Less than 12 minutes a game isn't nearly enough to properly showcase the star-like stroke of the current Duke basketball team's primary energy provider.
Because Joey Baker saw only 18 total minutes of action last season and is for some inexplicable reason only averaging 11.9 minutes this season, it's only fair to add in all of his preseason stats to support this assertion: the sophomore is ready to etch his name as the next great Duke basketball gunslinger.
Baker, a 6-foot-7, 210-pound wing out of Fayetteville, N.C. who is averaging 5.6 points, seems to just be waiting on the coaches to give him both the consistent minutes and green light he has consistently proven to deserve.
Including his 4-for-5 mark from deep on his way to 16 points across his 23 minutes of action to fuel No. 1 Duke's 83-70 win over Winthrop on Friday night — thereby saving the Blue Devils from suffering consecutive non-conference home losses for the first time in 50 years — Baker is now 24-for-45 from beyond the arc while wearing a Duke basketball jersey.
That's 53.3 percent. And that's exactly what the program needs.
After all, all five Duke squads that won national championships connected on at least 38 percent of their trifecta tries, a mark none of the past three teams in Durham eclipsed (the Blue Devils hit rock bottom last season at 30.8 percent, and the current group is now up to 35.2 percent thanks in large part to Baker's increasing role).
Baker's stroke is not only silky and accurate, but it's also compact and quick. It's the type of shot that is easy for fans to trust the moment the ball leaves his fingertips — the type they haven't often seen from any Duke basketball player the past couple of years. It's the type of shot that lands a guy who is suddenly erupting with swagger at No. 1 in highlight reels:
The best way, though, to put into words Baker's pure release and confidence to pull the trigger in critical moments — such as when trailing a 4-3 Winthrop squad midway through the first half following a shocking upset loss at home to Stephen F. Austin three nights prior — is to simply point out how one of his shots forced Duke head coach Mike Krzyzewski to fess up to eating his words.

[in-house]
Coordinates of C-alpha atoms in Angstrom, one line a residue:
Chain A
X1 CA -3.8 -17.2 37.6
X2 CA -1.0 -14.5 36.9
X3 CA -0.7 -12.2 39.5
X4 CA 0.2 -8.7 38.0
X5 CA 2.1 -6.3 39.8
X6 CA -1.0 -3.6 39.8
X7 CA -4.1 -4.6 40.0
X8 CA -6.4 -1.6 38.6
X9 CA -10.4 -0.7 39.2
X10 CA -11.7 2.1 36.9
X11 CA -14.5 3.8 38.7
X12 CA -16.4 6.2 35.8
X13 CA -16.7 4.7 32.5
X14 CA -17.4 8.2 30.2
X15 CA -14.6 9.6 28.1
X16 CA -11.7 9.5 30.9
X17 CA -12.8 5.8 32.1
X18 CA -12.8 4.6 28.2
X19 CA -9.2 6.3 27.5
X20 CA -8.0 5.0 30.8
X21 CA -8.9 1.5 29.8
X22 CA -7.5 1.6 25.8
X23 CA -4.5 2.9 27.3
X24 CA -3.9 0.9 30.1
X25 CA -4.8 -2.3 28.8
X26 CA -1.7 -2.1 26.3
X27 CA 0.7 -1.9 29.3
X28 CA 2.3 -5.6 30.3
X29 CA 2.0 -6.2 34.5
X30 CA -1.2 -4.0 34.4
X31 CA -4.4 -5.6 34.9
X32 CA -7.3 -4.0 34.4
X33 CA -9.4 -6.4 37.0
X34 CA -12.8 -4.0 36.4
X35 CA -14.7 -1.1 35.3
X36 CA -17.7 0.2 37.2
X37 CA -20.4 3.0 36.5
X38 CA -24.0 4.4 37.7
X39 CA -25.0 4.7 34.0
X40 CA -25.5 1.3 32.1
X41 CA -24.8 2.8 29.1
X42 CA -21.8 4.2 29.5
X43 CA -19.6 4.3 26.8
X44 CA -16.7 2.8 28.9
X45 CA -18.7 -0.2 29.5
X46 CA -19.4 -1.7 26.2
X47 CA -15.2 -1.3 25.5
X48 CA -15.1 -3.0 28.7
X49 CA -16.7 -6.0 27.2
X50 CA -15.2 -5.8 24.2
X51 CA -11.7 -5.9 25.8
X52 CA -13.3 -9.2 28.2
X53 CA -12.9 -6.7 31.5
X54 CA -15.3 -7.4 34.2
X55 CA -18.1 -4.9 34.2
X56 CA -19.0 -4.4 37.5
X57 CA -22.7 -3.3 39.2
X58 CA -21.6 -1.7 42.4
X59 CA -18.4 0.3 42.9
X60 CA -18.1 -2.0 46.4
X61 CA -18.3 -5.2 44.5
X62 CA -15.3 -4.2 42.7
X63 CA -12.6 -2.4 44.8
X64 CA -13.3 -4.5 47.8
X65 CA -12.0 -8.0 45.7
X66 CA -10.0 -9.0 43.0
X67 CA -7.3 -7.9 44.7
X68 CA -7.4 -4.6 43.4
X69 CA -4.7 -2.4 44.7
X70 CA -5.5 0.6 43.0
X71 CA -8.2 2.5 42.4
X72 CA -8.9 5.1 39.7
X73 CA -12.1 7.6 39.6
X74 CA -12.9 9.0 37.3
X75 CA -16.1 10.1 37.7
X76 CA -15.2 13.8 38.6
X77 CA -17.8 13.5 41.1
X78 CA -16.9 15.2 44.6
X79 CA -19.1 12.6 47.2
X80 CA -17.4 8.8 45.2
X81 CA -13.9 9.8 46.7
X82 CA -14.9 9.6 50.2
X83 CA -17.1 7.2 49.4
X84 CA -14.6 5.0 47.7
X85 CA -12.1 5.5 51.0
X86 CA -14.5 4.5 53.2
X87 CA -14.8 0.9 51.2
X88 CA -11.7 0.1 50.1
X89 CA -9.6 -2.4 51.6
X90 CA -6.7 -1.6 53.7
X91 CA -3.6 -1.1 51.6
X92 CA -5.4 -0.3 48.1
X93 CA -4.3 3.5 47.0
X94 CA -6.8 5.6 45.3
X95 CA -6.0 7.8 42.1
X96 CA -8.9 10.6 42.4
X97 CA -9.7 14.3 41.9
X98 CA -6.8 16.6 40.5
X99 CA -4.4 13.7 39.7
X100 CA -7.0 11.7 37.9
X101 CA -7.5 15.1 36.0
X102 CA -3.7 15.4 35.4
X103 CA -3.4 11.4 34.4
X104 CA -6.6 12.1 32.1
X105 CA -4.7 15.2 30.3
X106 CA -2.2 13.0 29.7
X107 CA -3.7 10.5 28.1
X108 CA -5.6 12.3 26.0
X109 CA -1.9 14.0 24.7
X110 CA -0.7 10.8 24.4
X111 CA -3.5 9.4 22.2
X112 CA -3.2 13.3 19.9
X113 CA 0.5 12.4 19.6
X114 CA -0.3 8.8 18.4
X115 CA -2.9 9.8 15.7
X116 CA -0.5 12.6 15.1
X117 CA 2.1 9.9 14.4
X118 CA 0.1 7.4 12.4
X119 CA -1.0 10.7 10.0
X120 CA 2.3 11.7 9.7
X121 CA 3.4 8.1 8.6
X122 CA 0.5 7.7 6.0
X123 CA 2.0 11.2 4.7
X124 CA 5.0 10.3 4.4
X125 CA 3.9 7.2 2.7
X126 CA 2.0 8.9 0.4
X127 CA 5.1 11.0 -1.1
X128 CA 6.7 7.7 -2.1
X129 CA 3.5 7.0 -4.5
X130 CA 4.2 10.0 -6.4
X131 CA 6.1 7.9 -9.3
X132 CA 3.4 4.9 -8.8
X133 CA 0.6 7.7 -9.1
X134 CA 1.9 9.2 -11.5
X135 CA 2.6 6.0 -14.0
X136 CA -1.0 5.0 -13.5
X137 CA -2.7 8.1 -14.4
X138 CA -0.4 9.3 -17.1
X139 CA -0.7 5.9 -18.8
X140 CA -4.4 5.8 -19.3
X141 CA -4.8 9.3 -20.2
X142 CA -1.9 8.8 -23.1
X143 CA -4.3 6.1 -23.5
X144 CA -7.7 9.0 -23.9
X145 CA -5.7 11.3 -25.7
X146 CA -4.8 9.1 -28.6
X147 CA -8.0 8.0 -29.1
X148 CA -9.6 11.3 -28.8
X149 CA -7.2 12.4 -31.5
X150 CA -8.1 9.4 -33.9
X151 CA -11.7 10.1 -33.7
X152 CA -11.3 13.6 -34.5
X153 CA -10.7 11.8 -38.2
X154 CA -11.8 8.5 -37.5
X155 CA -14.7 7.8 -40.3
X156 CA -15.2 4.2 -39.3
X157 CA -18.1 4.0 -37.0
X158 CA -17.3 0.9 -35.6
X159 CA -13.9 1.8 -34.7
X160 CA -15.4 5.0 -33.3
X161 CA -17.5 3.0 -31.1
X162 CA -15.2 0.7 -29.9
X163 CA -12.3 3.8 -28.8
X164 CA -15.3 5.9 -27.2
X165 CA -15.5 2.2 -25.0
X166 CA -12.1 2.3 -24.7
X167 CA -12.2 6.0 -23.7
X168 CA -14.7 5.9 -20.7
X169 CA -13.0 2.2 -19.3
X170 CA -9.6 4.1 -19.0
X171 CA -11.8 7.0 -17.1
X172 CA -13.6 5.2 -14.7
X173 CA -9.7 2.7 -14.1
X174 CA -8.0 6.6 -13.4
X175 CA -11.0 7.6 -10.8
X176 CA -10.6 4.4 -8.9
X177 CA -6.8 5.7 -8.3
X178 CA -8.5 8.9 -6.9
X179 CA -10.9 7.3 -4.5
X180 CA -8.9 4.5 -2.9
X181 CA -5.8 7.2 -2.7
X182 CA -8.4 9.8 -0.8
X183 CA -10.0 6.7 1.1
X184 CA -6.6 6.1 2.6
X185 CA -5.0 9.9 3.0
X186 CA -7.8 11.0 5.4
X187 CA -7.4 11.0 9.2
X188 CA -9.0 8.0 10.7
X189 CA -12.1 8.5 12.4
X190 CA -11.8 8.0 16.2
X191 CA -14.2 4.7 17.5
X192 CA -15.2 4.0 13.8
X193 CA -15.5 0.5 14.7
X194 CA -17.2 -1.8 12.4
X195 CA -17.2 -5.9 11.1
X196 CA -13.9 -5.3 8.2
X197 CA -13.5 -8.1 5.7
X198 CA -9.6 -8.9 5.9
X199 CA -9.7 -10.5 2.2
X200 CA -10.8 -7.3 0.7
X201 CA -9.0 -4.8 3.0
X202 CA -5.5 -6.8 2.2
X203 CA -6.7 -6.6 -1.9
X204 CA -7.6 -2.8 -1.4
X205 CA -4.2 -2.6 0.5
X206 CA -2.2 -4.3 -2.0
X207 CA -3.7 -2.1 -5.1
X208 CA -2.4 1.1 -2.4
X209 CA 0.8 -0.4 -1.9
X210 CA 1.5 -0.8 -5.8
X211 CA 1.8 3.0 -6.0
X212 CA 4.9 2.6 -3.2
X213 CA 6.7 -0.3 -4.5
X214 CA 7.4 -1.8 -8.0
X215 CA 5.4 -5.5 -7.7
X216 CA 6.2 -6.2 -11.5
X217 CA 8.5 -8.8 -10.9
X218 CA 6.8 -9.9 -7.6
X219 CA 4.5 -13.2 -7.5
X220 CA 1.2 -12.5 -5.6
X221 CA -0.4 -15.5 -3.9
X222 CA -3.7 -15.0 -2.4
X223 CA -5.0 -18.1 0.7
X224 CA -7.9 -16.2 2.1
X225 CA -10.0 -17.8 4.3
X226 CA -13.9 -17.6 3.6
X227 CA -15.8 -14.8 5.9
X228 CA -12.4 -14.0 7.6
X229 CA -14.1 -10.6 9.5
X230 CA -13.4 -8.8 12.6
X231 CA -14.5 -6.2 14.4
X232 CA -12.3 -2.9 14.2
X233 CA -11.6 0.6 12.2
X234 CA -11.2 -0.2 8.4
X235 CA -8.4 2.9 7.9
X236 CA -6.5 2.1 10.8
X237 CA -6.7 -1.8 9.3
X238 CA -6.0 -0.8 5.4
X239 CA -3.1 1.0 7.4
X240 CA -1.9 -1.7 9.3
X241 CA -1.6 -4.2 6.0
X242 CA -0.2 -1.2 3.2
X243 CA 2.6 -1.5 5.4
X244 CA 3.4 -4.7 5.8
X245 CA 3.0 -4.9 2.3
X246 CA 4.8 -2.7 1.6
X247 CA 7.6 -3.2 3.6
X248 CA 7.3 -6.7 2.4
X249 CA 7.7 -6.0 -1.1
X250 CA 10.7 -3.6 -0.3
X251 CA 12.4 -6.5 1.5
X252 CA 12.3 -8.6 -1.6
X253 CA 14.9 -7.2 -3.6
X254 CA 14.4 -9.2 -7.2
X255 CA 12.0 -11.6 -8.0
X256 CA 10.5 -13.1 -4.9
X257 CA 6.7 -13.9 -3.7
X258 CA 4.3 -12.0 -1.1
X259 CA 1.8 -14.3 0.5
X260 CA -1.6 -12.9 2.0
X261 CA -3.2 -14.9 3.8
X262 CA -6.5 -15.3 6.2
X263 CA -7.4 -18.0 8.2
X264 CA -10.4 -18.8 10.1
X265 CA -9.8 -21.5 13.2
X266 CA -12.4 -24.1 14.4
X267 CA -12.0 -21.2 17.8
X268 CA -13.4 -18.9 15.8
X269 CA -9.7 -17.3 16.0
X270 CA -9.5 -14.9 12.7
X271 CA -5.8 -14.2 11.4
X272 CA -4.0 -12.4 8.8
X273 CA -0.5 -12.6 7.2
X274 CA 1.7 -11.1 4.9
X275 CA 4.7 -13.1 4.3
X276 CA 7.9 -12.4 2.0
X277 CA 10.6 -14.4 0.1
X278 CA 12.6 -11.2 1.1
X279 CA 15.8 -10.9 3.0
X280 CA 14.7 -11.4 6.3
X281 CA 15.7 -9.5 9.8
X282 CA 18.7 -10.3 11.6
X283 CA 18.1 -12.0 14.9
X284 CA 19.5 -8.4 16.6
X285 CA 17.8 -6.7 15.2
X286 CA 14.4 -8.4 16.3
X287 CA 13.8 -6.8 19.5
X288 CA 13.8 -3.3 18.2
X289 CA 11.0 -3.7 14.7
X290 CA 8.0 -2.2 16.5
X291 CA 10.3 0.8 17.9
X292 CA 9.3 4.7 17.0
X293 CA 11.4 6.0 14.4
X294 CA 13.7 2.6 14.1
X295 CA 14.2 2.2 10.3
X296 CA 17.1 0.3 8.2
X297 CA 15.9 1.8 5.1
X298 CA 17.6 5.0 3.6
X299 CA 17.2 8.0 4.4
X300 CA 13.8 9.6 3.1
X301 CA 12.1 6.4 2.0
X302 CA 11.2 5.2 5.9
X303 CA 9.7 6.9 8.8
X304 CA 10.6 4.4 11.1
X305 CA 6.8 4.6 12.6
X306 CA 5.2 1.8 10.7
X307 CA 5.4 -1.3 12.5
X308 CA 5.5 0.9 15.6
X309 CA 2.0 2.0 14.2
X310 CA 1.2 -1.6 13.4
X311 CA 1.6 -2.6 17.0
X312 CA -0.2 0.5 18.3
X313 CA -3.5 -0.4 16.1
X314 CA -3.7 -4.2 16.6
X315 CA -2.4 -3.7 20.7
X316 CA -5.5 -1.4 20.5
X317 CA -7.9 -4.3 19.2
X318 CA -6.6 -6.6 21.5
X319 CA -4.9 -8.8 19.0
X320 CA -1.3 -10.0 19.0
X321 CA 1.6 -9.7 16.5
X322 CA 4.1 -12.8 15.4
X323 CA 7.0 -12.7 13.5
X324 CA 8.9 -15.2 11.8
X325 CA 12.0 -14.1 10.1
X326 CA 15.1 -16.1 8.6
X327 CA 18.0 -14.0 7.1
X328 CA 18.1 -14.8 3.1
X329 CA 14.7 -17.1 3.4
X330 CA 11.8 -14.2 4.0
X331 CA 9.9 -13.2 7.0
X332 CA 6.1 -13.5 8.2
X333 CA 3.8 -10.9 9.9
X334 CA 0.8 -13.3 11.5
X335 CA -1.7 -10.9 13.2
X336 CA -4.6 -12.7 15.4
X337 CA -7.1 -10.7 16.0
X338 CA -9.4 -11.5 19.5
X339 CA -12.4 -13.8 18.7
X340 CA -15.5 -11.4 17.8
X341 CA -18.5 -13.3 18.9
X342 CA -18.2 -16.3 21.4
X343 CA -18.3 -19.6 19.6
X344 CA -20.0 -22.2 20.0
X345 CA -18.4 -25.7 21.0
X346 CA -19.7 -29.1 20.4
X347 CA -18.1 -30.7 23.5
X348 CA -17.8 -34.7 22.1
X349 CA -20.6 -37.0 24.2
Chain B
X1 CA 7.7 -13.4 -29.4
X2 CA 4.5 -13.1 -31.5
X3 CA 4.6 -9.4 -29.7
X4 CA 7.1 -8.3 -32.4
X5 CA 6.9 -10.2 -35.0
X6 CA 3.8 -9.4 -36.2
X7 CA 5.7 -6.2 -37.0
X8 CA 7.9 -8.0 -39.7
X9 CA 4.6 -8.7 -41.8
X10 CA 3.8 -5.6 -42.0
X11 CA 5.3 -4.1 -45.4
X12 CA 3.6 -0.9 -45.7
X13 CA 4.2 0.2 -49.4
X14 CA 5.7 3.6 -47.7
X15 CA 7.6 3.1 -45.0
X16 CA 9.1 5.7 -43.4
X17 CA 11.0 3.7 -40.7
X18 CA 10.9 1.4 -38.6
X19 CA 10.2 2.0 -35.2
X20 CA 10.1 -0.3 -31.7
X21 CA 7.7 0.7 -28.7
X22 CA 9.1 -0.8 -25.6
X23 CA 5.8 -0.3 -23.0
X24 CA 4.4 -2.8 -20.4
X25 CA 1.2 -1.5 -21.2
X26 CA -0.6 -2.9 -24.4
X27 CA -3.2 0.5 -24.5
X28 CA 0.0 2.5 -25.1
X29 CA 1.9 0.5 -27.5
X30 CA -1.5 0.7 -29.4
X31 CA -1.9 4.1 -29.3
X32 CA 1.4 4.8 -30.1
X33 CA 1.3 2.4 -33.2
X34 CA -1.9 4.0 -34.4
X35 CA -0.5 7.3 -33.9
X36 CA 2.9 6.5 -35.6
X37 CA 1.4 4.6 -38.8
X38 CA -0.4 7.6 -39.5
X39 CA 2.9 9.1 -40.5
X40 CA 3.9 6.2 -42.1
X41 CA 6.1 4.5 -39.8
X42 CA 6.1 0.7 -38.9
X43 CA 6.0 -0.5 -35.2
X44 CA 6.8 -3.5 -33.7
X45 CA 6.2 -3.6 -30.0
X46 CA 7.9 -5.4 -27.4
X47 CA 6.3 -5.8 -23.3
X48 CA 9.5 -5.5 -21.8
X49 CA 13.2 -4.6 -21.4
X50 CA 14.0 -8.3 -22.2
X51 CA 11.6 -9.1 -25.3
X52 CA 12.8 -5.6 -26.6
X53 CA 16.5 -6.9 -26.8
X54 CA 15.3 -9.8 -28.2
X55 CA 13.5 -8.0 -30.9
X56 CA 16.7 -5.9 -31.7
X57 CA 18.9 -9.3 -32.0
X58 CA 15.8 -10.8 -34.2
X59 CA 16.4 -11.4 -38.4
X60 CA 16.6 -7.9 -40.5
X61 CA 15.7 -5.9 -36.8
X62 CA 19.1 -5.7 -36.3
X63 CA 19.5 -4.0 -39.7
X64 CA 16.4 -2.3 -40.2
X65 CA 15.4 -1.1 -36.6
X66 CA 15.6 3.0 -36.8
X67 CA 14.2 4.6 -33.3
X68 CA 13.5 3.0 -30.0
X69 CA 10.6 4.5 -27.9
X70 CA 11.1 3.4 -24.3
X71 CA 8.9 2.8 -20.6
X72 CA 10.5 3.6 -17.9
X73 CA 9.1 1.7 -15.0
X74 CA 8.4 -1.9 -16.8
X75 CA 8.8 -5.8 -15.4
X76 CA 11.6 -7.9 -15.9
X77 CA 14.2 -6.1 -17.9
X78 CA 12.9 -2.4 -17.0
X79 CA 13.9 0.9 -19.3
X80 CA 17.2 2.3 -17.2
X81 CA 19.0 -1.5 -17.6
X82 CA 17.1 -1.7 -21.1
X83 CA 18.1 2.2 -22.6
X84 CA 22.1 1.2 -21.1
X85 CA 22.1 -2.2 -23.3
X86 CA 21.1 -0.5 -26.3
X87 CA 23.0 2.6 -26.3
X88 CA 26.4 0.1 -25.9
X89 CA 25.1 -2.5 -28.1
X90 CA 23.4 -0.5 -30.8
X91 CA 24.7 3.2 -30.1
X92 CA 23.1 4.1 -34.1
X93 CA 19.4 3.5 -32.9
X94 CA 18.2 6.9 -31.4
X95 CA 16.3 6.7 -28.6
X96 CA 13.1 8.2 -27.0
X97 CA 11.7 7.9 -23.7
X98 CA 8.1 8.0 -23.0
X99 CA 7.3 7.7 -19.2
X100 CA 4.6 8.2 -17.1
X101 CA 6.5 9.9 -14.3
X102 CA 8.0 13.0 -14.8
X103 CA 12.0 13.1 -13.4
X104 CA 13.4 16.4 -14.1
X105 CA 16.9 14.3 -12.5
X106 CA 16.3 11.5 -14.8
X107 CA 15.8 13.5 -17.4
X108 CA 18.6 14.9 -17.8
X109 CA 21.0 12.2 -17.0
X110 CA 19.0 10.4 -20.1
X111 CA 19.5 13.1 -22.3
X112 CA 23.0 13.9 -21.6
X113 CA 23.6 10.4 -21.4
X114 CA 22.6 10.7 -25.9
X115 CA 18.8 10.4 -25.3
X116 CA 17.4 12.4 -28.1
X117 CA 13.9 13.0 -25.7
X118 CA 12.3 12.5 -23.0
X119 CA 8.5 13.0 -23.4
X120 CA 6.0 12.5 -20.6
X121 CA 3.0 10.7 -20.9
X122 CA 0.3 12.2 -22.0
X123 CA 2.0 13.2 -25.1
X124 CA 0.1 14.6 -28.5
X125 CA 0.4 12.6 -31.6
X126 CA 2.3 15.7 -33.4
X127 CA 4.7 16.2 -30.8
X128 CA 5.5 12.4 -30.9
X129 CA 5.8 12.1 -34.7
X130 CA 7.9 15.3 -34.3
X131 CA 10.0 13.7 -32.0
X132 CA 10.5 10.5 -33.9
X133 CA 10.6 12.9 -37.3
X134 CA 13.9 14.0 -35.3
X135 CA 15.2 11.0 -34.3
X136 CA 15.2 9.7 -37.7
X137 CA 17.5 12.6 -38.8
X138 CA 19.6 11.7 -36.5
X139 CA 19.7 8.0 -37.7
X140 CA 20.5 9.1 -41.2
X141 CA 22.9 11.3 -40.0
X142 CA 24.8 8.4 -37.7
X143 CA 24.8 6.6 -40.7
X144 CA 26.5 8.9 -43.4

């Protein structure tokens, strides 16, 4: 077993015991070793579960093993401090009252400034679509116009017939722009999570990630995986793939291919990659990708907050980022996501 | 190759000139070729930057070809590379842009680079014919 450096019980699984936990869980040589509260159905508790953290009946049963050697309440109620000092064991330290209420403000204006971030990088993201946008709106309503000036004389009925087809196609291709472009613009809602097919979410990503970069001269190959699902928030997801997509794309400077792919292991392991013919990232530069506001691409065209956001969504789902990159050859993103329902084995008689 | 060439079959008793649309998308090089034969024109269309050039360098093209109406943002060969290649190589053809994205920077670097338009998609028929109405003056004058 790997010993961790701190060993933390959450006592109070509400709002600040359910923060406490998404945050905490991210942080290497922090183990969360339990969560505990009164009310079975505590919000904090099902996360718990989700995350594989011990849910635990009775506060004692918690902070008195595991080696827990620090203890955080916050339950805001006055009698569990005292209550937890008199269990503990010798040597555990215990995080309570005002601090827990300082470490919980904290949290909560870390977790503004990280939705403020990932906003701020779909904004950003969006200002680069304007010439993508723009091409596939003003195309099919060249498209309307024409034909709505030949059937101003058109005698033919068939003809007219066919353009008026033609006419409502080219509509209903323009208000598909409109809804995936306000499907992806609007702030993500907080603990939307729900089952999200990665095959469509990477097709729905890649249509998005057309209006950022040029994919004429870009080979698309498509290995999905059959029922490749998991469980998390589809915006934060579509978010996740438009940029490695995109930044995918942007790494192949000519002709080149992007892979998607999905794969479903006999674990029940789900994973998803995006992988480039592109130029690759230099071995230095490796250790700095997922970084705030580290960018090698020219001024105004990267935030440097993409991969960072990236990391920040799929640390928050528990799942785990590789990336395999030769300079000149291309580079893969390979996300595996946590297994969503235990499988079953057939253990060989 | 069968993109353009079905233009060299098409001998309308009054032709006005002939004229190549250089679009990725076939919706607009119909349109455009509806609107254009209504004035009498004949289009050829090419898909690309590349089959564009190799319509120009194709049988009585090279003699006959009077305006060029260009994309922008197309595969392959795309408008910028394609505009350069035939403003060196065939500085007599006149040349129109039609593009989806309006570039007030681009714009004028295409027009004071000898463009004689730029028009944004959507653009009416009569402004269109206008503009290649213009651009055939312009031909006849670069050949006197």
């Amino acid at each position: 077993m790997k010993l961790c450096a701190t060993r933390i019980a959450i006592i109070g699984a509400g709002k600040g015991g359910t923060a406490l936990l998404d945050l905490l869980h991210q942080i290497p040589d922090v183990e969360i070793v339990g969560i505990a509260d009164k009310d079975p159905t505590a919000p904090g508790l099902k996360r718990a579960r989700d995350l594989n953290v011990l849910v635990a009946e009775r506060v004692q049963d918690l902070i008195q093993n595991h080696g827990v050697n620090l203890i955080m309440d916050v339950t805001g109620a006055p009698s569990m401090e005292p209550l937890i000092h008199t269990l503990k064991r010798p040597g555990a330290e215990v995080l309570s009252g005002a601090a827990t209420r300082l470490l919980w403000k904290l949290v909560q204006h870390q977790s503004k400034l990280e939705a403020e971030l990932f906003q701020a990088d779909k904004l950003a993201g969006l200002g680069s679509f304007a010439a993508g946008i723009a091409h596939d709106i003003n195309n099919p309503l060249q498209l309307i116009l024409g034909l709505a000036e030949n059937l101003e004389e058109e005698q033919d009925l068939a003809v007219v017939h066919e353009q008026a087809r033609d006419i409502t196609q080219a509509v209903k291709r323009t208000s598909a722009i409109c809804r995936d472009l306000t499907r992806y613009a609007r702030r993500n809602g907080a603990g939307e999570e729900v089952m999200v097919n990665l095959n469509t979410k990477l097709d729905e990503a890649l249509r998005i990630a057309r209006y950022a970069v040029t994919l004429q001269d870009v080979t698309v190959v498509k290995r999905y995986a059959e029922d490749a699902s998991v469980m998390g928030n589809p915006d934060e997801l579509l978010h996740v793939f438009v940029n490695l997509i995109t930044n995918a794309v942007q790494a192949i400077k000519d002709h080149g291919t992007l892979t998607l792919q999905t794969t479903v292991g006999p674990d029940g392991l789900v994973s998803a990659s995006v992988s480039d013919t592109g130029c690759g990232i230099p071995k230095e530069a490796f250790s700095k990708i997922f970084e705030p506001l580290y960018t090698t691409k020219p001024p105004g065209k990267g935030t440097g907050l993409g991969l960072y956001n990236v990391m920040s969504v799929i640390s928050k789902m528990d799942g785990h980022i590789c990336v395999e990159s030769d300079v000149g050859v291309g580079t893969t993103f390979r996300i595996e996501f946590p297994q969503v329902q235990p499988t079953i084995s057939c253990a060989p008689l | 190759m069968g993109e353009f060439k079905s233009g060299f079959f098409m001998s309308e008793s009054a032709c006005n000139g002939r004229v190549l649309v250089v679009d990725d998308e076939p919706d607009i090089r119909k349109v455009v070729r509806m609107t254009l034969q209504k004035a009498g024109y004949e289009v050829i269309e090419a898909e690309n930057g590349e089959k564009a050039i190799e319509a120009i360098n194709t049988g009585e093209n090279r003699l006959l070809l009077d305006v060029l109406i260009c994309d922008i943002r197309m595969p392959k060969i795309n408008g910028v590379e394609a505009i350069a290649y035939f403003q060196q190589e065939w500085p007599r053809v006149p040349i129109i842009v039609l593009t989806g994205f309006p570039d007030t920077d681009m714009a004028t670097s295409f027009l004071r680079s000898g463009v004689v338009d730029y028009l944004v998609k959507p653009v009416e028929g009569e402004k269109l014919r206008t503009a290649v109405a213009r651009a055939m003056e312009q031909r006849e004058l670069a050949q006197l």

Krzyzewski's postgame comments to the media suggest both a full-time green light and a boost in playing time could and should be on the horizon for the most reliable shooter on the team at the moment:
"I thought we were putting pressure on ourselves shooting...at either the 12 or eight-minute mark, my whole timeout was ‘Look, we’re squeezing the ball, you guys are putting the weight of the world on yourselves.' I said, ‘Just shoot free.’ Darn it, man, Joey came out and he went flying in transition [and shot from deep], and I said, ‘Maybe not that much confidence,’ and boom it went in."
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Shooting, though, is arguably not even Baker's greatest asset. Whether from the bench last season or both from the bench and on the floor this season, the always-in-the-moment 19-year-old has already shown to be one of the most enthusiastic presences for Duke this decade. He doesn't go through lulls like many of his teammates. He doesn't need the coaches to pep him up.
He builds up his teammates. He never brags. He never gripes. He just seems to get it.
And after the Winthrop game, during which freshman starting guard Cassius Stanley injured his hamstring to the degree that will reportedly keep him off the court until at least after Christmas, Baker responded to a reporter's question about the subsequent outlook for more playing time in a way that shows he knows what he needs to do and that extra minutes are not a handout.
"I mean, just continue to do what I've been doing: putting in extra work, staying ready, getting a lot work with the assistants before or after practice, whatever, just staying prepared for when my name is called."
So what exactly is keeping Baker from a starting gig and/or 25-30 minutes per game?
Some critics have claimed the reason for his limited minutes is his ineffective defense. Debunking that myth, though, beyond his providing the first floor slap of the season a few games back, are his 1.7 steals per 40 minutes in addition to his willingness and instincts to draw charges, including the one that gave the Blue Devils a vitamin B12 shot heading into a timeout with just under eight minutes to play against Winthrop and Duke leading by only eight.
Some observers, including Coach K, have claimed his handles need work. Maybe so, but Baker sure does seem to like putting in work, so that shouldn't be an issue. Plus, what he provides with his stellar shooting and exemplary attitude are what the Duke offense needs in order to work.
The redshirt-pulling fiasco last season was unfair to Baker. The flashing yellow he has seen through the 7-1 start this season has been unnecessary. So when Duke plays at Michigan State on Tuesday at 9:30 p.m. (ESPN), it's time to show Baker a permanent green light and then watch him burn basketball rubber by freely firing away on all cylinders all night.